'The Tiger's Wife:' A Young Talent Takes On Folklore In The Tiger's Wife, Natalia reflects on her close relationship with her grandfather, a reasonable man with a penchant for mythical Balkan folktales. Young author Tea Obreht tells Lynn Neary about growing up in the former Yugoslavia and returning to it for inspiration.

'The Tiger's Wife:' A Young Talent Takes On Folklore

'The Tiger's Wife:' A Young Talent Takes On Folklore

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The Tiger's Wife by Tea Obreht
The Tiger's Wife
By Tea Obreht
Hardcover, 352 pages
Random House
List Price: $25
Read An Excerpt

At 25, Tea Obreht falls on the younger end of writers to pen a literary phenomenon that rises above the din of the publishing world. The Tiger's Wife, her first novel, is a vividly imagined work that draws on the folk culture of the Balkans, where Obreht was born. She lived in Yugoslavia until the age of 7, when the war prompted Obreht, her mother and grandparents to flee to Cyprus and Egypt.

"I've since been back," Obreht told Lynn Neary on Weekend Edition. "I go back once a year to visit my grandmother, so I've managed to put those stories and those experiences of my parents together with my very faint, very young memories of places and people, and then also the stories that I've heard from people that I've reconnected with since I've gone back."

Obreht earned praise from The New Yorker, where she was listed as one of the 20 best writers under 40 (one of the most influential lists in the publishing world), and from the National Book Foundation, which named her one of the five best writers under 35 last year.

She says she is still in a place where it's hard to believe her book has been published and finds herself grateful for the support she's received.

"So many people ... above all, have just read it, which to me is miraculous," Obreht says. "It's an amazing thing for me, and I'm really thankful for it."

A Girl And Her Grandfather

The Tiger's Wife begins as a young doctor, Natalia, learns that her grandfather has died under strange circumstances in a remote village. As she tries to understand what happened, the novel gives a glimpse of life in Eastern Europe before, during and after the most recent conflict that tore it apart, and also portrays her grandfather through two fantastical stories framing his life.

At its core, The Tiger's Wife is the story of a granddaughter's love for her grandfather. Though Obreht says the plot of the novel is not biographical, the story of Natalia and her grandfather was inspired by her own life.

Obreht's grandfather died the year before she started writing The Tiger's Wife, triggering her desire to explore that particular storyline. The Tiger's Wife deals with coming to terms with endings — both of Natalia's grandfather's life and of the unity of her native country. The process of writing the novel helped Obreht herself deal with her grandfather's death, even if it didn't bring her to any sort of comforting conclusions.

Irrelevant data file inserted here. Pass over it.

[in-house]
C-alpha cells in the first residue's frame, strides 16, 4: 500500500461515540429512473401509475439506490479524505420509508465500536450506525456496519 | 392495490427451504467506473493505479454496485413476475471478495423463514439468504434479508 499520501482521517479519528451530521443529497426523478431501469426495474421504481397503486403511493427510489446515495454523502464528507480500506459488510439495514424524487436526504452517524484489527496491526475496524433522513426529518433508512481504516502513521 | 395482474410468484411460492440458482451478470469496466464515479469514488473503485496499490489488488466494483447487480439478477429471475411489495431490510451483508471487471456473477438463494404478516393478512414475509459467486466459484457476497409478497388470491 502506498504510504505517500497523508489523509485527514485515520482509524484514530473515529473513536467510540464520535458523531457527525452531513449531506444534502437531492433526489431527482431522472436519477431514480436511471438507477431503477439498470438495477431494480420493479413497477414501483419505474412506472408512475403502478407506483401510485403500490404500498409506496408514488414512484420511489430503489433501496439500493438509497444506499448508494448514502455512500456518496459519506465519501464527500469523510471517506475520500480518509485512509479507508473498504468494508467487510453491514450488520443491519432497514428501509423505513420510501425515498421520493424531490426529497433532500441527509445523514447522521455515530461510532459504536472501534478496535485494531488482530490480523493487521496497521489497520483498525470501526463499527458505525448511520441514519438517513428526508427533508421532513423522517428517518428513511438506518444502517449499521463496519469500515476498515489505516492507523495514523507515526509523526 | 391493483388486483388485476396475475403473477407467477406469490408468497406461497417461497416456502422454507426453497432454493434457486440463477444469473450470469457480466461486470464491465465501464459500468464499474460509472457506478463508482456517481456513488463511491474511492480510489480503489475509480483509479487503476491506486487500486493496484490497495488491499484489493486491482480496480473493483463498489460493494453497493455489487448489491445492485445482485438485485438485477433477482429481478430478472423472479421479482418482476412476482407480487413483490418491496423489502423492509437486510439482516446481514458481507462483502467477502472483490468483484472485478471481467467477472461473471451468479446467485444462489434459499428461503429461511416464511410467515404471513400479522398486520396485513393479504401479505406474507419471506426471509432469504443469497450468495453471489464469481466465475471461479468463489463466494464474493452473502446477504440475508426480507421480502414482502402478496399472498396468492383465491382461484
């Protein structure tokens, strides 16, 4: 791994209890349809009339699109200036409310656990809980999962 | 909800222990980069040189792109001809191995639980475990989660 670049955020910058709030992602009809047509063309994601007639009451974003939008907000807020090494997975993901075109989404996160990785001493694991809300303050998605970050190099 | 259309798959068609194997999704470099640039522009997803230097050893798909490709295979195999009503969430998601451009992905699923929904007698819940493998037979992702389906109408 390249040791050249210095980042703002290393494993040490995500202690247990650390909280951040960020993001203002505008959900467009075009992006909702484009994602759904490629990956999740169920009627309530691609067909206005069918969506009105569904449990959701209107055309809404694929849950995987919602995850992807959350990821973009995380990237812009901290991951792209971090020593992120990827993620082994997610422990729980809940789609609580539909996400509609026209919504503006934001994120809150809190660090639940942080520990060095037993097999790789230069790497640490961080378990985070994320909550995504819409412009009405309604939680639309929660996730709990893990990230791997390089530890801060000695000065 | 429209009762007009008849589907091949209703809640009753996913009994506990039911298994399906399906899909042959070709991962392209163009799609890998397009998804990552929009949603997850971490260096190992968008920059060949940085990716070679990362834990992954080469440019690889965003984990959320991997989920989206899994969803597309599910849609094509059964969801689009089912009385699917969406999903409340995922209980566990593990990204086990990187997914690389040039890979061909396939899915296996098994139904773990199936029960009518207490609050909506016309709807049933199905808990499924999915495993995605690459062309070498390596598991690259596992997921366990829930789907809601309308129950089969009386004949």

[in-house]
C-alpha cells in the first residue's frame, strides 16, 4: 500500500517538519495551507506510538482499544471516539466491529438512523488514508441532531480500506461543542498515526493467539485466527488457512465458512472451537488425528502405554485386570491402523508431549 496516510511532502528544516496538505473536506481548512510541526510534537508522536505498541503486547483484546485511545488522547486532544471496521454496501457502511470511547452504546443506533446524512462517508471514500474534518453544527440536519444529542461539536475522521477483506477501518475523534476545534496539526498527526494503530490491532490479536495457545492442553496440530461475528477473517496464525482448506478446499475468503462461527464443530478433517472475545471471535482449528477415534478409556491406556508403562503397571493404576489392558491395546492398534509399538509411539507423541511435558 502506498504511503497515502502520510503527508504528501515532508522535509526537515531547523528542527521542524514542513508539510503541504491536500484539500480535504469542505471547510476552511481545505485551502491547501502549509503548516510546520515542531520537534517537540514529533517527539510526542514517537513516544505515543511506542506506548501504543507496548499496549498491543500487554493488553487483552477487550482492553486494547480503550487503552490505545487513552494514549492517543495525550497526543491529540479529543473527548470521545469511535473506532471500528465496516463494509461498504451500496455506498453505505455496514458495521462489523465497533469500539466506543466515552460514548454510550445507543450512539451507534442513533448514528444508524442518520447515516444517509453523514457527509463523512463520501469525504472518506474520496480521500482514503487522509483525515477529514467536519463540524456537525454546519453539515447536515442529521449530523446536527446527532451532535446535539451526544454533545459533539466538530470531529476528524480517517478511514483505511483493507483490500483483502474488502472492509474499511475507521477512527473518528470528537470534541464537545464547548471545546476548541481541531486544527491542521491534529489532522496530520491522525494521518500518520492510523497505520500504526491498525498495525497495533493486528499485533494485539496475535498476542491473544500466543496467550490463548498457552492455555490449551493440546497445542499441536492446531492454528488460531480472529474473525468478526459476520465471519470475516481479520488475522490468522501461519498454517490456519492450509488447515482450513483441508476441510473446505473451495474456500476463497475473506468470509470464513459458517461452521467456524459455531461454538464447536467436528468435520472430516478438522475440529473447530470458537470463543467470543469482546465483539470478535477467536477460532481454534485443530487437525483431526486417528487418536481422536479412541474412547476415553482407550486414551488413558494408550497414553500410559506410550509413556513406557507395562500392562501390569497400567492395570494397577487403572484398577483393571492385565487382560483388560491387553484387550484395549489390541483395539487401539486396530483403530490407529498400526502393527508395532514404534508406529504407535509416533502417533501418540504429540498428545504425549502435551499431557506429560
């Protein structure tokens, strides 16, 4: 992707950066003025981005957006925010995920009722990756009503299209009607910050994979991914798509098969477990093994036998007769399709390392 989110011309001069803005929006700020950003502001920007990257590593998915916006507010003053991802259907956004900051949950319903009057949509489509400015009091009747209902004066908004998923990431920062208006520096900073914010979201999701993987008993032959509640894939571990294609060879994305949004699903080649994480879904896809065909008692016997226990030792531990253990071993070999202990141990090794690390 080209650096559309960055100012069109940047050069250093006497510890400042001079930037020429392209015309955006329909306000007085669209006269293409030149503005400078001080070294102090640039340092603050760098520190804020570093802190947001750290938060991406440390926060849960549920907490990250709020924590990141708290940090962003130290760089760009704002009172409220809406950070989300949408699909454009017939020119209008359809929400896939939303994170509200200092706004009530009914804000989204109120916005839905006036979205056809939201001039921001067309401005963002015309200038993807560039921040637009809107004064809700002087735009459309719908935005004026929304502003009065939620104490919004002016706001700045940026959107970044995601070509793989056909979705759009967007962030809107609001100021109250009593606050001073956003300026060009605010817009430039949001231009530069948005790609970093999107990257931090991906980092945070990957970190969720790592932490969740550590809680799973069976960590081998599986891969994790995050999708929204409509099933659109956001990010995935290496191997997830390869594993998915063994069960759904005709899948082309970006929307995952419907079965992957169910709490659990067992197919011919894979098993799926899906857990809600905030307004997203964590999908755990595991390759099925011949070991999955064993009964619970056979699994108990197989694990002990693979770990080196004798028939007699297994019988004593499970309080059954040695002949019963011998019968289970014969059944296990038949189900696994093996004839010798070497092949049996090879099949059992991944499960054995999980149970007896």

Tea Obreht was born in the former Yugoslavia, grew up in Cyprus and Egypt, and now lives in Ithaca, N.Y. She was named to The New Yorker's list of the 20 best fiction writers under 40 in 2010. Beowulf Sheehan hide caption

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Beowulf Sheehan

"For me it was a lot harder to come to terms with the death of my grandfather than it was to come to terms with what's happened to the former Yugoslavia," Obreht says.

Tall Tales, From Small Slavic Towns

Like Natalia, Obreht grew up listening to her grandfather's stories. While Obreht's grandfather mostly told tales from his own life spent traveling the world as a plane engineer, Natalia's grandfather shares the stories of two memorable mythical characters in particular: the deathless man and the tiger's wife.

The deathless man comes from Slavic and German folkloric tales that explore the necessity of death, though Obreht's particular version evolved from previous incarnations in her other fictional writings. The myth of the tiger's wife was mostly Obreht's own, but she says it draws slightly on the tale of The Beauty and the Beast.

Although she came from Belgrade, the capital of the former Yugoslavia, Obreht says she learned about the rural village life that appears in the novel in a "strange and unexpected way." On assignment for Harper's, she traveled to Serbia and Croatia and went door to door asking people for vampire myths they'd heard of in their small towns.

"It was the first time that I really understood the closed-off nature that villages can have, and also the very open nature ... that village life can sometimes extend to strangers," Obreht says.

The story of Natalia learning of her grandfather's death intertwines with her memories growing up as a teenager while "there's a war on," as the characters of the book chime repeatedly to each other, and of the fantastical stories her grandfather would share. Unlike Natalia, Obreht didn't live through the actual war, but she believed she could express the chaos and unrest people felt when living through such a conflict.

"[Egypt and Cyprus] didn't have a turbulent time when I was there," Obreht says. "But there was this underlying unease that I think was prevalent in the youth culture, and I think that seeing that throughout growing up, I was able to access it more fully than I would have been able to otherwise."

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Excerpt: 'The Tiger's Wife'

The Tiger's Wife by Tea Obreht
The Tiger's Wife
By Tea Obreht
Hardcover, 352 pages
Random House
List Price: $25

The forty days of the soul begin on the morning after death. That first night, before its forty days begin, the soul lies still against sweated-on pillows and watches the living fold the hands and close the eyes, choke the room with smoke and silence to keep the new soul from the doors and the windows and the cracks in the floor so that it does not run out of the house like a river. The living know that, at daybreak, the soul will leave them and make its way to the places of its past—the schools and dormitories of its youth, army barracks and tenements, houses razed to the ground and rebuilt, places that recall love and guilt, difficulties and unbridled happiness, optimism and ecstasy, memories of grace meaningless to anyone else—and sometimes this journey will carry it so far for so long that it will forget to come back. For this reason, the living bring their own rituals to a standstill: to welcome the newly loosed spirit, the living will not clean, will not wash or tidy, will not remove the soul's belongings for forty days, hoping that sentiment and longing will bring it home again, encourage it to return with a message, with a sign, or with forgiveness.